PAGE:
Always an important and popular character in American literature (and no doubt drawn from observed reality), the confidence man, that occasionally lovable rogue, fleeces his victims by exploiting not only their gullibility, but also their greed. Most con men don't simply steal the money from their marks. Just like the average legitimate Wall Street hustler, they persuade them to surrender considerable sums voluntarily; investing, as the crooks promise, in the expectation of acquiring even more money, usually through some inside information, special knowledge, or some not-entirely-legal scheme. As W. C. Fields put it, you can't cheat an honest man.
In James Foley's new movie, Confidence, Fields' dictum operates in much more complicated ways than W.C. could have imagined. The chief schemer, Jake Vig (Edward Burns), and his crew work their confusing stratagem against a rich variety of antagonists --- a high-level gangster who calls himself The King (Dustin Hoffman), a rapacious banker (Robert Forster), and a couple of crooked cops. The number of victims, the depth of their criminality, the treachery they all contemplate, and the double-crossing they all practice suggest not only their suitability for the scam, but also the pervasiveness of corruption in the world of the film. Naturally, this world provides a fertile environment for a clever and dedicated confidence man.
From its opening sequences, the picture practices a kind of candid deception on the audience, fooling the viewers with an orchestrated scheme that it audaciously repeats at the end, so that the confidence game tricks both the characters and the theatergoers. The plot unfolds through a series of flashbacks, anecdotes, recollections, and stories within stories, all of them included within the narrative of Jake Vig. Responding to a rather intense interrogation, quite literally under the gun, Jake, in effect, confesses, which explains the intermittent voice-over explanation of the action.
That action begins with a lucrative payoff for a clever bit of trickery, and ends with a spectacular profit from an immensely complicated plan. In between, Jake and his associates maneuver through a minefield of problems, all of which illustrate Jake's consistently engaging lecture on the art and science of the confidence game.
Not realizing the money in the opening payoff belongs to a gangster, Jake and his crew initially dupe The King's accountant out of $150,000. This leads to Jake's offer to reimburse the money, with interest, if The King will invest in his proposal.
Jake has conceived a convoluted plan, involving a fake business, a payoff to a bank executive, the bribery of a customs agent, and the laundering of $5 million in an offshore bank. To keep the scheme in motion, Jake must juggle the threat from The King and elude the surveillance of the two cops, who have betrayed him to a federal agent (Andy Garcia) dedicated to nailing Jake for a previous encounter.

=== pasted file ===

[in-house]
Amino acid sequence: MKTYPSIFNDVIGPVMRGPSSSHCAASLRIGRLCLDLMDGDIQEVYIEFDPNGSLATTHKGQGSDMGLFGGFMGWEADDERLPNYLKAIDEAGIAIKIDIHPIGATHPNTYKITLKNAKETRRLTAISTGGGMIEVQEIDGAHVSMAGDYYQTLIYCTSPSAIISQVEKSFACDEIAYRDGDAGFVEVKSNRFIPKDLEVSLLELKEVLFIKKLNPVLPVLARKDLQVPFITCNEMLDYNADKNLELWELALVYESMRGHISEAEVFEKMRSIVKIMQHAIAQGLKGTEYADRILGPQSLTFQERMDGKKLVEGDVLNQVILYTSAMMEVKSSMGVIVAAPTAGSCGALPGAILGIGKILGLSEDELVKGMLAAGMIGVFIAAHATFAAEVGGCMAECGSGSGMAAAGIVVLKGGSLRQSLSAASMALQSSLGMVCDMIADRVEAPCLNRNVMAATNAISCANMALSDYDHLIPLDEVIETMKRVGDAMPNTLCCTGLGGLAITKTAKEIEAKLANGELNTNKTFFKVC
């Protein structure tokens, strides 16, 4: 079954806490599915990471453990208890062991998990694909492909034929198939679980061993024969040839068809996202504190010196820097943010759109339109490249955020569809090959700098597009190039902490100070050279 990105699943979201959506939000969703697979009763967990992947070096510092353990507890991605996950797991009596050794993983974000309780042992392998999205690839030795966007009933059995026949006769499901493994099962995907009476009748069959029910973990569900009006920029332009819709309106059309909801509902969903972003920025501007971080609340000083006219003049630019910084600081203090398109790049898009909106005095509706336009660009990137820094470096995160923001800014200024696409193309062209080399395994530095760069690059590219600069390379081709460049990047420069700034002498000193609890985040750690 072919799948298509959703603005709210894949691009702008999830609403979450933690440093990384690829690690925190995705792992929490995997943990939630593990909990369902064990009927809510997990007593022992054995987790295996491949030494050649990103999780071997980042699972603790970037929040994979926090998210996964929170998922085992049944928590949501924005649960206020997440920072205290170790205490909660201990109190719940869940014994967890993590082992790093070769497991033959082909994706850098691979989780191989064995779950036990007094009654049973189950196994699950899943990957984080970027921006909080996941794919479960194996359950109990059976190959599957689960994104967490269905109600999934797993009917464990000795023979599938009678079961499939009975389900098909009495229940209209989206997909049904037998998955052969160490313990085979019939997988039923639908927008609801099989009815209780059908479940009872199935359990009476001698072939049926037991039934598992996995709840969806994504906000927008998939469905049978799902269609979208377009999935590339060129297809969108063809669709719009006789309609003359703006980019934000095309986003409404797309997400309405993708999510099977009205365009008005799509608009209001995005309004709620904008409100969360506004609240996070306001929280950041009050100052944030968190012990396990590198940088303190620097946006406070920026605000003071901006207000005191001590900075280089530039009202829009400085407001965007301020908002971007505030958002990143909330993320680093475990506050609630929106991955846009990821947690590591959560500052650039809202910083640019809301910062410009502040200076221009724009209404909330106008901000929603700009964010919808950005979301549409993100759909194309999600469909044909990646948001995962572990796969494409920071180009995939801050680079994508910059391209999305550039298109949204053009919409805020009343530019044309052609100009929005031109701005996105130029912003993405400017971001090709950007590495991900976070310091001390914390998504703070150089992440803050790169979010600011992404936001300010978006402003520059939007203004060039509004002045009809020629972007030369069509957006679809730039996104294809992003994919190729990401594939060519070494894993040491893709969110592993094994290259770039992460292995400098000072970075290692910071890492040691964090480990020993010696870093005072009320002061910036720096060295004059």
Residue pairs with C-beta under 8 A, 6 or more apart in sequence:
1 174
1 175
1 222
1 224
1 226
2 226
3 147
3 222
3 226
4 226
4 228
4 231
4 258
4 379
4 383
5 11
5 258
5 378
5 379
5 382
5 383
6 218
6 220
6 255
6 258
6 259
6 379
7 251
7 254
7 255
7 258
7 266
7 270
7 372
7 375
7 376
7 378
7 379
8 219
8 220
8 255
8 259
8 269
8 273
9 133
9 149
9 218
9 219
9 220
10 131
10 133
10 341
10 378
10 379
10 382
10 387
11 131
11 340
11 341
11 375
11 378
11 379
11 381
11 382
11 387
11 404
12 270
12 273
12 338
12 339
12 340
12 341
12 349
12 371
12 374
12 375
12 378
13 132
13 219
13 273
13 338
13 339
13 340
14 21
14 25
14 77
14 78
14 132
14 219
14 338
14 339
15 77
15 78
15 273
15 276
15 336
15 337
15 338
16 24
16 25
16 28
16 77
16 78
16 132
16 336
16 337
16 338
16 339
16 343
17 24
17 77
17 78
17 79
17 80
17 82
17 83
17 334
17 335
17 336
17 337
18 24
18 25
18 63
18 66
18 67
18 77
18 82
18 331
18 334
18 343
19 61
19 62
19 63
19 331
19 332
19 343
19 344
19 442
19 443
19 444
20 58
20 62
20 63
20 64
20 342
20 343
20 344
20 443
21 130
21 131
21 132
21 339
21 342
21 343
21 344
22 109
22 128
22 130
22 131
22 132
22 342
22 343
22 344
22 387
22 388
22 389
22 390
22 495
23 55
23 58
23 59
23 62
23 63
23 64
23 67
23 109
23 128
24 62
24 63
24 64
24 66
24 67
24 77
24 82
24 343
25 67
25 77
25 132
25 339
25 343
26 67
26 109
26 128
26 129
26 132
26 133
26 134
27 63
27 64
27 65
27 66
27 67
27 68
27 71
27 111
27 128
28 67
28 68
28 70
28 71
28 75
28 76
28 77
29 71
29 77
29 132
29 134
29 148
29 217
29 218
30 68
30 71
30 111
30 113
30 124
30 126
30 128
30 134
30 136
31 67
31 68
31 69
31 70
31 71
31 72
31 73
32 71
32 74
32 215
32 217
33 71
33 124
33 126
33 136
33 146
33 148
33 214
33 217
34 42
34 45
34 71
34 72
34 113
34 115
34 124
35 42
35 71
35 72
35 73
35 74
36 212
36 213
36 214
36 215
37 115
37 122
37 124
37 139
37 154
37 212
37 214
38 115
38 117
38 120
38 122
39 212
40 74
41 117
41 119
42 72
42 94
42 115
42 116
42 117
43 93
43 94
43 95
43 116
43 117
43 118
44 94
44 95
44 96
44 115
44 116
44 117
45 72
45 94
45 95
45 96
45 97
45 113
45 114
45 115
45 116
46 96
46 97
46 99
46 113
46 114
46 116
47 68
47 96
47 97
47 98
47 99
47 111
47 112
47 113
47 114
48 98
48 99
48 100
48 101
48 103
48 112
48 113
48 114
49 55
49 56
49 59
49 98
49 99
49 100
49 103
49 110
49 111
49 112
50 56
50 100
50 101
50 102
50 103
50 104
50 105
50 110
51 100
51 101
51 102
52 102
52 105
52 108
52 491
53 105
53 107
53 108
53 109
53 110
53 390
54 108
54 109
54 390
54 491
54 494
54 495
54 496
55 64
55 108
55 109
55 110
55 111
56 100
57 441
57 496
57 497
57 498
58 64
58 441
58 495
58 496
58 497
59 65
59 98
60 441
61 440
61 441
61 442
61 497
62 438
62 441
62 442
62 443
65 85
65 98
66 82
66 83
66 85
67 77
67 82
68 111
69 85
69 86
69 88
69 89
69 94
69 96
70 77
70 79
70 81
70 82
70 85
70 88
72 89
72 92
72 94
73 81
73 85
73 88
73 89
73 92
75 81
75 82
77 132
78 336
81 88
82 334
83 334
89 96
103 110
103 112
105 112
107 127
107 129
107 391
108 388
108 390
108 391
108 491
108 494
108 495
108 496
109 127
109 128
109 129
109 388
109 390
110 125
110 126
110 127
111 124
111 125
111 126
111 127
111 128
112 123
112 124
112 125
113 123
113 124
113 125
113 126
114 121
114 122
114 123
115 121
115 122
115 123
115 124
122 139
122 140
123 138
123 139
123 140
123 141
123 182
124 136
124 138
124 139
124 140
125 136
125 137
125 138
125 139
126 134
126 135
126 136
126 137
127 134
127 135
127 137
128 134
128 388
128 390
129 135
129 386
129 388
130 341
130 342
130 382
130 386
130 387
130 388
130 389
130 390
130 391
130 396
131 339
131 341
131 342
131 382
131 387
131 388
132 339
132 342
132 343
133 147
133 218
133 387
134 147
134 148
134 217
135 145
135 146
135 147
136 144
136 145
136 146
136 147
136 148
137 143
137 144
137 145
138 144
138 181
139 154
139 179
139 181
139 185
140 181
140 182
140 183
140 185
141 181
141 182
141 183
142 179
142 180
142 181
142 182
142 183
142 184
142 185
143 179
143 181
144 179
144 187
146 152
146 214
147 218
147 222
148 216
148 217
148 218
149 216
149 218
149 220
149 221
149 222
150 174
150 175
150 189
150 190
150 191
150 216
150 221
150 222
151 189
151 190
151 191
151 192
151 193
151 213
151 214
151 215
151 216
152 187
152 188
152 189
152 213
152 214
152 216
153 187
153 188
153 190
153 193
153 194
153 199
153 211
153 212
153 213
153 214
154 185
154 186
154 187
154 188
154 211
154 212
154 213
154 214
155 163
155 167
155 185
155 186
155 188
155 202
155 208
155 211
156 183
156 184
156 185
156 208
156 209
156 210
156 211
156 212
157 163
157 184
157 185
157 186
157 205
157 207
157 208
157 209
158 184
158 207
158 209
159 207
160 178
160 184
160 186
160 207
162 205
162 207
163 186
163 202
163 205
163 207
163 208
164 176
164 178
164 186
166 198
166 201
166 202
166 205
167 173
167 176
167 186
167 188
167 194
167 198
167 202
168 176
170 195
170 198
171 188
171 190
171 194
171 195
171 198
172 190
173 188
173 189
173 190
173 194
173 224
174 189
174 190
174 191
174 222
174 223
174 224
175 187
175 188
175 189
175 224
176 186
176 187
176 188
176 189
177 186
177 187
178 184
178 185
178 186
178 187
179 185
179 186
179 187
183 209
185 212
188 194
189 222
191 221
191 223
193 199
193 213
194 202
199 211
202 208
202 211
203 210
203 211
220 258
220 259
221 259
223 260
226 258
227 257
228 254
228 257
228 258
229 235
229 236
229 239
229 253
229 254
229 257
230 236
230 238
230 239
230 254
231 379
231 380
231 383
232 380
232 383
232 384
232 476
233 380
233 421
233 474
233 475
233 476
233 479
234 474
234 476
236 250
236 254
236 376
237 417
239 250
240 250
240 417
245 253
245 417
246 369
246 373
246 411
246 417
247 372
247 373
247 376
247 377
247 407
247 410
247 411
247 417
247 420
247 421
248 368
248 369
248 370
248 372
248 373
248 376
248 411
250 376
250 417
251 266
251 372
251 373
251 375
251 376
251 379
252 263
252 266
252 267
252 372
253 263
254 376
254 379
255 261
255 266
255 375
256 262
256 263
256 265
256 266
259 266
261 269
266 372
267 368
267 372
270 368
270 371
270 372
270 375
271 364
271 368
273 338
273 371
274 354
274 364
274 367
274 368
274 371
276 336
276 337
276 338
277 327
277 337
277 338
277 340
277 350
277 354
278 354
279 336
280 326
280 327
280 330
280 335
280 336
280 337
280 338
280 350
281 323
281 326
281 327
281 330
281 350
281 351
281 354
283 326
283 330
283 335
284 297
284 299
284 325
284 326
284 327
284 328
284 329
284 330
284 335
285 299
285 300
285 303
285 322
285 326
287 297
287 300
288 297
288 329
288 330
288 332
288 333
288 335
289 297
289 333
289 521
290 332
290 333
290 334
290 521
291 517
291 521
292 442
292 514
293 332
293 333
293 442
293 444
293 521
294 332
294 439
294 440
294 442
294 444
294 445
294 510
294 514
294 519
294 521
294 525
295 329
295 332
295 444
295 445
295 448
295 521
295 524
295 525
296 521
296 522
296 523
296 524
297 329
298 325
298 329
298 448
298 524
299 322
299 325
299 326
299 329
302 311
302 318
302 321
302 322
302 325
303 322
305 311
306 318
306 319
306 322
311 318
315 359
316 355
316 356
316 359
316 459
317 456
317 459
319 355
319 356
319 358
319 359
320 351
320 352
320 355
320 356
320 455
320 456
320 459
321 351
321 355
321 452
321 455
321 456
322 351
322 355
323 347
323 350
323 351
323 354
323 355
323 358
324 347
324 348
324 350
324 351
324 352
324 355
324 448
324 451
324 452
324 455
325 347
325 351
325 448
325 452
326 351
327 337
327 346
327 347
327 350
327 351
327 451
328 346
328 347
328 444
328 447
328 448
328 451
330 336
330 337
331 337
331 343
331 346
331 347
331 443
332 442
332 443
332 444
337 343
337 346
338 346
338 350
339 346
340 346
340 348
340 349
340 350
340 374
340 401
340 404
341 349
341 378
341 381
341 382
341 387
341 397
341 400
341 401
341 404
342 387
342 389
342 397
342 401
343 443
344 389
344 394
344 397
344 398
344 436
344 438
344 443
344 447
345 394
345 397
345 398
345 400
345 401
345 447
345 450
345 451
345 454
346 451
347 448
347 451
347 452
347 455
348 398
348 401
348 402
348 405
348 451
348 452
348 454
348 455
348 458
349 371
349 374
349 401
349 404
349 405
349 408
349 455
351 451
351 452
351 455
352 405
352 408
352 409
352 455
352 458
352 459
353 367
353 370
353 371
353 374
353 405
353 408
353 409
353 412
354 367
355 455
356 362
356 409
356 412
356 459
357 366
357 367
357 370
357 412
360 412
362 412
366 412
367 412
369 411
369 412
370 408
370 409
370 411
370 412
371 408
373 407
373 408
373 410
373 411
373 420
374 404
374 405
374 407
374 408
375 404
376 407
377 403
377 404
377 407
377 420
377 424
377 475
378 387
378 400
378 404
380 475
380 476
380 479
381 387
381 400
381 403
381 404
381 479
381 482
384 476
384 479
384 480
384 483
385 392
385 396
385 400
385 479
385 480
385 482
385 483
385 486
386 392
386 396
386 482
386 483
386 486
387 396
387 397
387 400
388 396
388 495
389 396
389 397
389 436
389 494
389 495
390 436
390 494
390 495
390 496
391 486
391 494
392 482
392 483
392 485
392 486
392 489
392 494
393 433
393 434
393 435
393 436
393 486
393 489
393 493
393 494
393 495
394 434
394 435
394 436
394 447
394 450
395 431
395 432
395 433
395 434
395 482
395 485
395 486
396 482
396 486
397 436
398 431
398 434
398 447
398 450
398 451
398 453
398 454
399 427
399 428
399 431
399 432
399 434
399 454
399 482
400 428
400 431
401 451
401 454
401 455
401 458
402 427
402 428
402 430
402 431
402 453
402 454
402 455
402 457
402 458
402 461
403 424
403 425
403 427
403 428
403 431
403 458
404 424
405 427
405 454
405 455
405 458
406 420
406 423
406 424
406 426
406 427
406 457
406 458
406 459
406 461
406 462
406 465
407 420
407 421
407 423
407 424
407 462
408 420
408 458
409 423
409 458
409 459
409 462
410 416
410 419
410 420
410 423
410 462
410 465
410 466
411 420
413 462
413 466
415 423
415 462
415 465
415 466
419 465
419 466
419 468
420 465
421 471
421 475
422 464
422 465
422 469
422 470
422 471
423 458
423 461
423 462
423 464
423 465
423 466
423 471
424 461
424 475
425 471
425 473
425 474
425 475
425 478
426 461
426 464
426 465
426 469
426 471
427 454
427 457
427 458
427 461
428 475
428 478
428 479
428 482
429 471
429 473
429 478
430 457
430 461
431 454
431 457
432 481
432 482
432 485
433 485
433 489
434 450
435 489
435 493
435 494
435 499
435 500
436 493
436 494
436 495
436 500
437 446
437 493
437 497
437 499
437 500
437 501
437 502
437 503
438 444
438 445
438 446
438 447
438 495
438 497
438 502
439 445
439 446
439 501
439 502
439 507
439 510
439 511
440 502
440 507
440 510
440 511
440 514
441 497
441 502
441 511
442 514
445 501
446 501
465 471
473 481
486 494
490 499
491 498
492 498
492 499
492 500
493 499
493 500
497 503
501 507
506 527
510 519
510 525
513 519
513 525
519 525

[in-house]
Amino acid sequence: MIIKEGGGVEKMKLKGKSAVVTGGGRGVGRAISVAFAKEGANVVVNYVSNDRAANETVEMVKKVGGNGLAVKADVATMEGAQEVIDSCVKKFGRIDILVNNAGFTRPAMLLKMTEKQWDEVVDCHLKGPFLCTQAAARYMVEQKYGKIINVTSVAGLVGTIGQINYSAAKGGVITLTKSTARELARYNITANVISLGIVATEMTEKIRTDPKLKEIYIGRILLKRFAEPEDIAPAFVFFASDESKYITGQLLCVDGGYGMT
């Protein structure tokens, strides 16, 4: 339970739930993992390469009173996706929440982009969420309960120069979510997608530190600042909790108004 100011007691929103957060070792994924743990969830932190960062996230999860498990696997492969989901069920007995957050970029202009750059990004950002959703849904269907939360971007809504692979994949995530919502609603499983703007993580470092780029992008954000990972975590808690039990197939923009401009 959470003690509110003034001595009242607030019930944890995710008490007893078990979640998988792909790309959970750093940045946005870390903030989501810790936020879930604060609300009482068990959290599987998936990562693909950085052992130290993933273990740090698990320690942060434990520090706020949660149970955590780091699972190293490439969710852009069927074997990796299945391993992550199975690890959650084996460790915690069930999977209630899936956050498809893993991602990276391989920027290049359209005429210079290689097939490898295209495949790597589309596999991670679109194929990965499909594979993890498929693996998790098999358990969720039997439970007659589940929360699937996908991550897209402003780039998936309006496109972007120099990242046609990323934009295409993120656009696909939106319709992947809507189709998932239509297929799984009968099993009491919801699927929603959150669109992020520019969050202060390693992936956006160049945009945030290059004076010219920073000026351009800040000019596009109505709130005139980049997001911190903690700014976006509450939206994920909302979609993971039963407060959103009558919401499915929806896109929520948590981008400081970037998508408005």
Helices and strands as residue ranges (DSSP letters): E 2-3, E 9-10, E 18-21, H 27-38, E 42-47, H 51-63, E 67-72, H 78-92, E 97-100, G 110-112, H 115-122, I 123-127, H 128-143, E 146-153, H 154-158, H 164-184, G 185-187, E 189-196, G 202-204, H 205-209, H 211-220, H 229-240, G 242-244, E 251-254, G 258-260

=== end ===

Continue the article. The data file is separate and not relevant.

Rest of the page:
Despite the complicated script and the usual legion of problems, errors, and misfortunes that crop up along the way, Confidence proceeds with admirable urgency, maintaining a consistently high level of interest through its numerous shifts in time and movements through space. The movie never really stands still long enough to bog down in questions of plausibility or logic, but hums along as smoothly as one of Jake's clever, crooked projects. Even when the action pauses, the script fills in the gaps with bits of character development, idiosyncratic personalities, and offbeat dialogue.
The picture's tendency to keep the audience off balance underlines and illuminates Jake's repeated statement that constructing a con is like putting on a play. The movie shows him, in effect, writing the script, casting the parts, rehearsing his actors, and directing the finished production. With a nice irony, the director of Confidence also demonstrates that making a film resembles a con game, as well. In the manner of his protagonist, Foley employs a good deal of sleight of hand, misdirection, and outright fakery to fool the audience along with the con's victims, so that the confidence trick literally becomes the work itself.
Edward Burns uses his weak, whispery voice to good advantage in the role of Jake, suggesting the offhand easiness of the inspired con artist, who never seems terribly worried, even when his life is at stake, or fully serious when he contemplates his own revenge on the gangster. In a curious interpretation of an allegedly frightening gangster, Dustin Hoffman fidgets, bullies, teases, threatens, and flirts. The King is apparently bisexual and suffering from attention deficit disorder and hyperactivity. The character seems simultaneously malevolent and comical, a strange and compelling counterpart to Burns' casual underplaying. Hoffman's performance is indicative of the strength of an outstanding actor willing to take a supporting part. He also dominates just about every moment he appears on camera.
Hoffman's performance also underlines the other meaning of confidence, which Jake mentions frequently: the necessary assurance of a professional, the smooth meshing of acting with a solid script and a clever director. Confidence indeed.
Confidence, starring Edward Burns, Andy Garcia, Rachel Weisz, Paul Giamatti, Dustin Hoffman, Donal Logue, Luis Guzman, Morris Chestnut, Franky G., Robert Forster; written by Doug Jung; directed by James Foley. Cinemark Tinseltown; Loews Webster: Pittsford Plaza Cinema; Regal Culver Ridge; Regal Eastview; Regal Henrietta.
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